Elizabeth Bell, Lynda Haas, Laura Sells, eds. From Mouse to Mermaid: The Politics of Film, Gender and Culture. Bloomington: Indiana University Press, 1995. xi + 264 pp. $19.95 (paper), ISBN 978-0-253-20978-8; $44.95 (cloth), ISBN 978-0-253-32905-9.
Reviewed by Steven Mintz (University of Houston)
Published on H-Film (April, 1996)
Although this book seeks to explicate ideology in fifty-five years of Disney films, it is no accident that the word "Disney" is missing from the book's title. The studio discourages authors of third-party books from using the name in their titles, on the grounds that doing so would imply the company's sponsorship or endorsement. No reader will doubt that this book is not a product of the Disney system: its feminist, Marxist, and poststructuralist readings of the Disney canon seek to demystify and deconstruct the Disney "magic" and lay bare the films' messages about gender, race, class, and politics.
The volume's initial section--Disney films as cultural pedagogy-- examines the way that the Disney studio has appropriated and transformed classic literary texts and historical events and assimilated them to a distinctive "American" ideology, emphasizing the values of "democracy," "technology," and "modernity." In the first essay, Jack Zipes recounts the literary history of European fairy tales in order to show that Disney was only the latest in a long line of authors, folklorists, playwrights, and illustrators to rework traditional folk tales, retaining and discarding elements that reinforced (or contradicted) key ideological themes.
Henry A. Giroux then turns to the cinematic treatment of Vietnam in American film, describing various strategies filmmakers employed that obscured the war's political and moral meaning (for example, focusing on the plight of individual veterans and reducing the war to a coming-of-age tale). He argues that the Disney version of the war, Good Morning, Vietnam, exemplifies the studio's "politics of innocence"--a characteristic approach that reduces history to nostalgia, erases any sense of collective responsibility, and builds its narrative around the heart-rending experiences of an alienated American resister.
Next, Claudia Card looks at how Disney reshaped Pinocchio, describing how the studio distorted and tamed the original tale (which dealt with fundamental issues of trust and the nature of humanity), by treating growing up as learning to please others and to follow orders. Robert Haas's essay on Billy Bathgate focuses on the "Disneyfication" of the gangster genre--the way the E.L. Doctorow's novel was transformed by the Disney conventions of "innocent protagonists, male oriented mentoring, [and] patronized and objectified women." Susan Miller and Greg Rode explore the conflicting messages about race and gender transmitted by Song of the South and The Jungle Book.
The volume's second part--on gender construction--begins with Elizabeth Bell's description of the "semiotic layering" in the construction of women's bodies in Disney animation, focusing on the adolescent heroine, the wicked stepmother, and the fairy godmother. Using the lens of ecofeminism, Patrick Murphy seeks to show how 101 Dalmatians, the "Rescuers" films, and The Little Mermaid conflate the subjection of nature and the subjection of women (depicting good women as domesticators and men as civilizers), while David Payne shows how Bambi's emergent masculinity is discovered in heroic combat.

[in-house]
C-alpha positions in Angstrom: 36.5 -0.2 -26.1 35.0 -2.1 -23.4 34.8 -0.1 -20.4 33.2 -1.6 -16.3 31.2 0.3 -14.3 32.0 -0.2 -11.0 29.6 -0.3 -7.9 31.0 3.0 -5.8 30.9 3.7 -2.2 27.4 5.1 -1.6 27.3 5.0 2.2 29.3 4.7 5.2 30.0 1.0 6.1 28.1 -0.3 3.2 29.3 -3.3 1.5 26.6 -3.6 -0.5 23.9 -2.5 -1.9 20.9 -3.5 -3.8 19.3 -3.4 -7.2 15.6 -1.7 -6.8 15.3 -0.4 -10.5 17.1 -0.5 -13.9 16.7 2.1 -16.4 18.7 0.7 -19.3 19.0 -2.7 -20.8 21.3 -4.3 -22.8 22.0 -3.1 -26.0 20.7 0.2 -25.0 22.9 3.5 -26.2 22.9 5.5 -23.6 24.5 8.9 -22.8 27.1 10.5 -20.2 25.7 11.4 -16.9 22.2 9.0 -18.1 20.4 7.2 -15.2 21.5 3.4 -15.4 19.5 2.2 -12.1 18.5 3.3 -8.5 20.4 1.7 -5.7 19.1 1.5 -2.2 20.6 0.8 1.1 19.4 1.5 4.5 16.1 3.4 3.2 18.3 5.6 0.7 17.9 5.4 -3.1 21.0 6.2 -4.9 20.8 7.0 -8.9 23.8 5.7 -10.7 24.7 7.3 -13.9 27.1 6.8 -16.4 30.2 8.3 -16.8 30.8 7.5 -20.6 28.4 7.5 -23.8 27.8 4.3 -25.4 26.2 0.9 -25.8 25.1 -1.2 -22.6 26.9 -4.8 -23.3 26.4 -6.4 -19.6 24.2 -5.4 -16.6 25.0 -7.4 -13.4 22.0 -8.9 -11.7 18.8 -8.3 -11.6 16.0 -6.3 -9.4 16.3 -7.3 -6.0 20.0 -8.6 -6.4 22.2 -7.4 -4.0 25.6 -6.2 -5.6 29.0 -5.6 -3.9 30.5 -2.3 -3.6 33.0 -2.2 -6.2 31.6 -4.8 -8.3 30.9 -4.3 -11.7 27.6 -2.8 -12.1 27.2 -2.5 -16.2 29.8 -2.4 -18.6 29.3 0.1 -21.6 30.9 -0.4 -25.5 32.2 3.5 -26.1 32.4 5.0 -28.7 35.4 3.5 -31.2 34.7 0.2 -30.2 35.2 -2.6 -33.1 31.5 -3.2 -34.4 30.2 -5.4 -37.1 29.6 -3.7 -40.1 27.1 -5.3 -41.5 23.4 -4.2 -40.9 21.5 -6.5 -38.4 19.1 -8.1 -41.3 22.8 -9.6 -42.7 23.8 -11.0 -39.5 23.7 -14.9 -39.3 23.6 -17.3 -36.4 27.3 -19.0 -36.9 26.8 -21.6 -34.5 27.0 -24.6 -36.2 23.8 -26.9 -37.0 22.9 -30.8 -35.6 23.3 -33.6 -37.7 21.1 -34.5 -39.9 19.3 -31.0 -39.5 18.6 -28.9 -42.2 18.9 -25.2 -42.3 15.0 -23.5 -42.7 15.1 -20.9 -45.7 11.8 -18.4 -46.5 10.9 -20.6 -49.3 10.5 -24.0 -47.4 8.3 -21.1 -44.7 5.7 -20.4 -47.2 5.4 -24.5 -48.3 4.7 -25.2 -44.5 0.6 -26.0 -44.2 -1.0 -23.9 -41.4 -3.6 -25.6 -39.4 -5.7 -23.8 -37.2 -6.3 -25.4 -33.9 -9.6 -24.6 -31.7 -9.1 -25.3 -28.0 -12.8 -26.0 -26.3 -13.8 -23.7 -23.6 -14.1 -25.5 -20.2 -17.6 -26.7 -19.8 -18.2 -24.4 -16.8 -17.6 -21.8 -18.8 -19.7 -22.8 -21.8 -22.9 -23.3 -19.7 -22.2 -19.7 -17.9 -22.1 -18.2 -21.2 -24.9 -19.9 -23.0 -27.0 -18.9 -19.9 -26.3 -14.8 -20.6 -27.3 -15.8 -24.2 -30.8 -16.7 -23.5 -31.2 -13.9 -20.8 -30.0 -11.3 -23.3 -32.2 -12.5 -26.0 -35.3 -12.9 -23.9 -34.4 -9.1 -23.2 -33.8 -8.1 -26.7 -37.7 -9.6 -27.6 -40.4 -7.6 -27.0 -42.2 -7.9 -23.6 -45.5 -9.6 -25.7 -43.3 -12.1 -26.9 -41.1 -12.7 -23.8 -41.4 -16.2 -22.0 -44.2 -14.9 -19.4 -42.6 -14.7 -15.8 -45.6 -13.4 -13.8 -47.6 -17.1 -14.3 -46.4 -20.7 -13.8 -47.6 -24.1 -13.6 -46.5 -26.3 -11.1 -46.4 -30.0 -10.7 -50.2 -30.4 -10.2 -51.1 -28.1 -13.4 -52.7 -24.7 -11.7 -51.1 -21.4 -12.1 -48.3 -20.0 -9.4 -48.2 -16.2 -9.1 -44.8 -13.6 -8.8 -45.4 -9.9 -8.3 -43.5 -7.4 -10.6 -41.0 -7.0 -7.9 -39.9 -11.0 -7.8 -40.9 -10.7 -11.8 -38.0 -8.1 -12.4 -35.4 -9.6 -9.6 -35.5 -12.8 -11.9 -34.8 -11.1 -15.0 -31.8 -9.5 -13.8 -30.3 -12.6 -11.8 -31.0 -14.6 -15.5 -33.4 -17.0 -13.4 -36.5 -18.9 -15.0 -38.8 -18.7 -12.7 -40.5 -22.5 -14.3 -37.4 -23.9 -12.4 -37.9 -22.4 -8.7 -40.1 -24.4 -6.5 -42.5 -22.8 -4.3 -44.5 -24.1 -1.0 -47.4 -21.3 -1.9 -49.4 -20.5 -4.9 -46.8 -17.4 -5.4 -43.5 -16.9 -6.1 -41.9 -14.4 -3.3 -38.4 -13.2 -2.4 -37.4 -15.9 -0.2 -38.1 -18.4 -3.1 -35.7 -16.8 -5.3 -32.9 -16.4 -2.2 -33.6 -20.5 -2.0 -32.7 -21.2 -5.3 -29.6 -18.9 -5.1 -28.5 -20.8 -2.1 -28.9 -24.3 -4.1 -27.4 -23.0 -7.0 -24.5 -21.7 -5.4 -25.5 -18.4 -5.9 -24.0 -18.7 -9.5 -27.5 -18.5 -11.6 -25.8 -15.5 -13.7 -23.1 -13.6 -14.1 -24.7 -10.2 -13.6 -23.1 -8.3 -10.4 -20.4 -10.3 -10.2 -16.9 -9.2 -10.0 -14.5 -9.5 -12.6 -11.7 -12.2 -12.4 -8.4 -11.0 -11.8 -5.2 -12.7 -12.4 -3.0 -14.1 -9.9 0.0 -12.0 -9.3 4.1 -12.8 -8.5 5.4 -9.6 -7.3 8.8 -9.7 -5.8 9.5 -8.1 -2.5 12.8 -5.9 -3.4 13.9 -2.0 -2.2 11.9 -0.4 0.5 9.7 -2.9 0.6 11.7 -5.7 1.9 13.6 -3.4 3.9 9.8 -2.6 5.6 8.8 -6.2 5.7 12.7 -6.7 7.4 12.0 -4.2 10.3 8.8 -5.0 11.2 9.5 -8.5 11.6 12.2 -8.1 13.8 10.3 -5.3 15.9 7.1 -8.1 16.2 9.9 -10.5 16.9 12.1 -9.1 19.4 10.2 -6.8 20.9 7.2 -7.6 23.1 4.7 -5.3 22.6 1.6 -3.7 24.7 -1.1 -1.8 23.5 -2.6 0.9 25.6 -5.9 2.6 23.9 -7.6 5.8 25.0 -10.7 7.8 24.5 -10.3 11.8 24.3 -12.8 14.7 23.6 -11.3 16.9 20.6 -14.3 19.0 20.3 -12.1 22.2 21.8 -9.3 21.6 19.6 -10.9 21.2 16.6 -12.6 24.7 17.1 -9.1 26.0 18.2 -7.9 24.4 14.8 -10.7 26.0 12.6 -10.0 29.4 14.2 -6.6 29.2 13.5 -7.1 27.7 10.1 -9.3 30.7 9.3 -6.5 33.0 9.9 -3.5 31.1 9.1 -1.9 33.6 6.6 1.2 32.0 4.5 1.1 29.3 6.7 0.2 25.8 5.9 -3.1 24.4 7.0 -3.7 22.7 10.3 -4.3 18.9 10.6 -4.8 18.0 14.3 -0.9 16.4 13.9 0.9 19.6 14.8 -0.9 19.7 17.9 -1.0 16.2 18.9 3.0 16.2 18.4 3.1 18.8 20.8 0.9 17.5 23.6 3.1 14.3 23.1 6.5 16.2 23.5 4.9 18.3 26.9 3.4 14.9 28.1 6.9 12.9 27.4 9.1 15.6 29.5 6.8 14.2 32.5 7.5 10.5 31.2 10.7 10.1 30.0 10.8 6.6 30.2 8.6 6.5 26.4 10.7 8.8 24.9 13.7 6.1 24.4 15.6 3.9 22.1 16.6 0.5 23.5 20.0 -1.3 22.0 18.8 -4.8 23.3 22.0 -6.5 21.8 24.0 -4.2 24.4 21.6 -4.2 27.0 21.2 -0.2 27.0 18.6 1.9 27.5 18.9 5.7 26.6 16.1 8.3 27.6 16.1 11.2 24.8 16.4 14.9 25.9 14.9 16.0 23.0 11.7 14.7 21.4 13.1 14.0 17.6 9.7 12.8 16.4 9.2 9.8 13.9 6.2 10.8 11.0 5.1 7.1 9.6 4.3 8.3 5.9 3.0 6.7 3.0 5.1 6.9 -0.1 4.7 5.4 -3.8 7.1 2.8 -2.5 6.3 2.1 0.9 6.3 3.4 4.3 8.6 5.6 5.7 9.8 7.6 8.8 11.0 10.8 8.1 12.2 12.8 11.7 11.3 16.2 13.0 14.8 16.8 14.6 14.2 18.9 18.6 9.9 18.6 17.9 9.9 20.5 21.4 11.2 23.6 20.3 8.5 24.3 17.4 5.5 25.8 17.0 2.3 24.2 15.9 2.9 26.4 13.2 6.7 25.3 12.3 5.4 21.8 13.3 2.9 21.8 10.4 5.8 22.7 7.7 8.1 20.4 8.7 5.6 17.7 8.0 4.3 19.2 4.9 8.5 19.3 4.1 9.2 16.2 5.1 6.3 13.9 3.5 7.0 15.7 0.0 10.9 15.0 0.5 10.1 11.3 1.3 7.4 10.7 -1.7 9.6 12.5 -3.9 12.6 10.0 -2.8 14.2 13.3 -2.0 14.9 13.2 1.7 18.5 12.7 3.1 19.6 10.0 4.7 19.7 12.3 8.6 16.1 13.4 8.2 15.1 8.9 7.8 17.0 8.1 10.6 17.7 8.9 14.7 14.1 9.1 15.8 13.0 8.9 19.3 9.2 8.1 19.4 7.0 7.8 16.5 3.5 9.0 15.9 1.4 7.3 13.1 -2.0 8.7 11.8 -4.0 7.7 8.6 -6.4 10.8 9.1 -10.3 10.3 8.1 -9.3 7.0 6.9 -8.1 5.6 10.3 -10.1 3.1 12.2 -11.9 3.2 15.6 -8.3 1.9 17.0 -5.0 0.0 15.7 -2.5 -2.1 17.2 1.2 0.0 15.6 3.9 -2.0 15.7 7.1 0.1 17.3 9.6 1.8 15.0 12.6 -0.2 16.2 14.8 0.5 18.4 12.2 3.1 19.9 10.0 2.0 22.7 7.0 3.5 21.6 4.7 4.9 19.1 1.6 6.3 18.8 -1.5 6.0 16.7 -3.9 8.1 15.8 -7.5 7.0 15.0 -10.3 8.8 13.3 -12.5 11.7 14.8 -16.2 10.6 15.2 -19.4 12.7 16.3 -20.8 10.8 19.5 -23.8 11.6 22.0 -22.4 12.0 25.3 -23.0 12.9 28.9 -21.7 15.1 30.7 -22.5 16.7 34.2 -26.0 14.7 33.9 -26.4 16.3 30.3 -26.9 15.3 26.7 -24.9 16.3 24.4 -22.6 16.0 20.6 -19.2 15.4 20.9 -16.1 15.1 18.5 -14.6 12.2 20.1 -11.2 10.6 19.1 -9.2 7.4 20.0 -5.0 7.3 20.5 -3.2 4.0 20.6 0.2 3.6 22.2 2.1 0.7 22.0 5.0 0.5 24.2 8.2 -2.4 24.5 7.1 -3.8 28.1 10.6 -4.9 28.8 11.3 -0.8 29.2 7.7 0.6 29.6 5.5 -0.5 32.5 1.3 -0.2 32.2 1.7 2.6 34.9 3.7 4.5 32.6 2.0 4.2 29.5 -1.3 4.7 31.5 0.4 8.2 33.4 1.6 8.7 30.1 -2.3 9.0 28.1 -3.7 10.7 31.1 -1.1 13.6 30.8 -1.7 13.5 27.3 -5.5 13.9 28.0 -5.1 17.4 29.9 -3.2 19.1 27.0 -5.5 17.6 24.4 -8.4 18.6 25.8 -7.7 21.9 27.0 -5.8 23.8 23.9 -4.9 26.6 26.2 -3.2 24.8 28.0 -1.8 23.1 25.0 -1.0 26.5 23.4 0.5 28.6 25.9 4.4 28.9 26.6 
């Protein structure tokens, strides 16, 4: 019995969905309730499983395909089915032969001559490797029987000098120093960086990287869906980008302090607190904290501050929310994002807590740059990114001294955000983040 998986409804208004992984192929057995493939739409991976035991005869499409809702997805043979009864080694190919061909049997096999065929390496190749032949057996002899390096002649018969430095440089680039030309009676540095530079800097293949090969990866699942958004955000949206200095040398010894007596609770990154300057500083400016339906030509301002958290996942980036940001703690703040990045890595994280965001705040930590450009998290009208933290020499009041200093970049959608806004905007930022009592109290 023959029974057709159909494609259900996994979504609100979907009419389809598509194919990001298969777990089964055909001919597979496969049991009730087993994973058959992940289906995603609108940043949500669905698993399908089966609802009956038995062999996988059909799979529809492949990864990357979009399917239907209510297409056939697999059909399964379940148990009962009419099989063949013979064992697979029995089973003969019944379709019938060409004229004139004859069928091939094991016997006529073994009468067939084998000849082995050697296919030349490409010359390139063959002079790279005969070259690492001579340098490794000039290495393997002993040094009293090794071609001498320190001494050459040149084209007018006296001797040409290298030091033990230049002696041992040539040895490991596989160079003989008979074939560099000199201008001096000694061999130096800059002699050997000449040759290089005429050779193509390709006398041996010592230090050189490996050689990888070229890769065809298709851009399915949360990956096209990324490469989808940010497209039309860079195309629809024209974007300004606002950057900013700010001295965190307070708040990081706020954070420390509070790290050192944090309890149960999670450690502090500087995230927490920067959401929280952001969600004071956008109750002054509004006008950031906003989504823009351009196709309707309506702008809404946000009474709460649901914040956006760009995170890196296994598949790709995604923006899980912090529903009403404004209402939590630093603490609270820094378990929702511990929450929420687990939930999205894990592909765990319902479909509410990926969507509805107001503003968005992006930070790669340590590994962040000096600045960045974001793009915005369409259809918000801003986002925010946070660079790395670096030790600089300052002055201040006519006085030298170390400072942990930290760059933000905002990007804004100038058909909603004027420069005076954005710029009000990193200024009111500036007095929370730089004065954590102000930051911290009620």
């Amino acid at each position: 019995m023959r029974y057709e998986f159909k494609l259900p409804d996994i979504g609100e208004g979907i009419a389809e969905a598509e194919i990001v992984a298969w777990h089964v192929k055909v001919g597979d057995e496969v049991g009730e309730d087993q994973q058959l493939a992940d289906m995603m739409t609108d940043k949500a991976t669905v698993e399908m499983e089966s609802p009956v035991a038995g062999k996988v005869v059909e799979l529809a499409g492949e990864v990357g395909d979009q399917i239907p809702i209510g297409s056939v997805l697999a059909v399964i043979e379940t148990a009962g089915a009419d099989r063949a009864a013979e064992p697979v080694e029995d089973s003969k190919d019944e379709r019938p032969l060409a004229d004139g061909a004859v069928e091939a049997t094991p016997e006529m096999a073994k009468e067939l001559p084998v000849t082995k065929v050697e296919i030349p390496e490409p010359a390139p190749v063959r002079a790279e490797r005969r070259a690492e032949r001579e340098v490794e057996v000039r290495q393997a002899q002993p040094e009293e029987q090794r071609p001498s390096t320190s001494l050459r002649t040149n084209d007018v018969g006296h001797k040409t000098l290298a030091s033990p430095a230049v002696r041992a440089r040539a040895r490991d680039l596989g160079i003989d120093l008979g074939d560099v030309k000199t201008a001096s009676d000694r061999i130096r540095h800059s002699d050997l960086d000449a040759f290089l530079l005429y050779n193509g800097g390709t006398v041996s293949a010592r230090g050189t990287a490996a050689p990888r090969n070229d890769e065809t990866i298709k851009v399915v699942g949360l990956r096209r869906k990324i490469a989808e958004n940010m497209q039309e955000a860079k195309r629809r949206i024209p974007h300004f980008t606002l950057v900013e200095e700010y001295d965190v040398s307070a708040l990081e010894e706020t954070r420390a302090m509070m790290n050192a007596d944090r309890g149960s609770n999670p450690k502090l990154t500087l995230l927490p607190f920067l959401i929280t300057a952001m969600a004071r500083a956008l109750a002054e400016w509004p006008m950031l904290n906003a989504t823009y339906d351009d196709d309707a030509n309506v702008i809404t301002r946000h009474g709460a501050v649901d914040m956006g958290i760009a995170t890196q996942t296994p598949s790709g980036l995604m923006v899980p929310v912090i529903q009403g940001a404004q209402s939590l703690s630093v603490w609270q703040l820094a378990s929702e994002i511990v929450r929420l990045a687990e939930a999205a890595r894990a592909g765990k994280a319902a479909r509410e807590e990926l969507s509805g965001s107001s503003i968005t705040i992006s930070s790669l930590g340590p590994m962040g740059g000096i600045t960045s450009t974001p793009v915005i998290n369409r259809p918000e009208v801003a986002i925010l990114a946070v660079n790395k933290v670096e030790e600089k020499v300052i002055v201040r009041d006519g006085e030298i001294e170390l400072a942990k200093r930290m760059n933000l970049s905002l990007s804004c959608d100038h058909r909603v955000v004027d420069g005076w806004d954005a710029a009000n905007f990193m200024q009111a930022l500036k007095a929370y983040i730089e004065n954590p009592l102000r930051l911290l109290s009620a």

The treatment of masculinity in Disney films is also explored in essays by Brian Attebery and Susan Jeffords. Attebery divides Disney's science fiction films into two distinct types: those featuring a boyish inventor and his quest for romance, and those featuring aliens who help a male adolescent make the passage to adulthood. Susan Jeffords links the shift from the hardened, muscle-bound, domineering action hero of the 1980s to the nurturing new man of 1990s film to a pervasive sense of economic decline.
Part III--on identity politics--continues the focus on gender identity. Laura Sells argues that The Little Mermaid successfully assimilates the classic tale of an adolescent girl's coming of age to a contemporary vision of the costs of women's access to the adult world. Lynda Haas examines the representation (and lack of representation) of mothers in Disney films, arguing that (with the notable exception of The Joy Luck Club) these pictures reflect a very narrow range of role possibilities. Chris Cuomo turns to the unmaternal characters in Mary Poppins and Bedknobs and Broomsticks, and argues that these women serve as vehicles for validating traditional values and the family. D. Soyini Madison's black feminist interpretation of Pretty Woman emphasizes the film's ambivalence concerning women's autonomy and sexuality. Ramona Fernandez's analysis of EPCOT examines the way that it suppresses problematic aspects of American history, minimizing traces of race, gender, and class.
The volume's overarching argument is that Disney's trademarked innocence and magic are not reducible simply to a blend of nostalgia, technological wizardry, gender caricatures, and a sanitized version of reality. Rather, they represent a much more intricate ideology that sends out conflicting messages which defy simple summary--but which serve to mystify power relations and to reinforce traditional gender roles.
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Steven Mintz. Review of Bell, Elizabeth; Haas, Lynda; Sells, Laura, eds., From Mouse to Mermaid: The Politics of Film, Gender and Culture.
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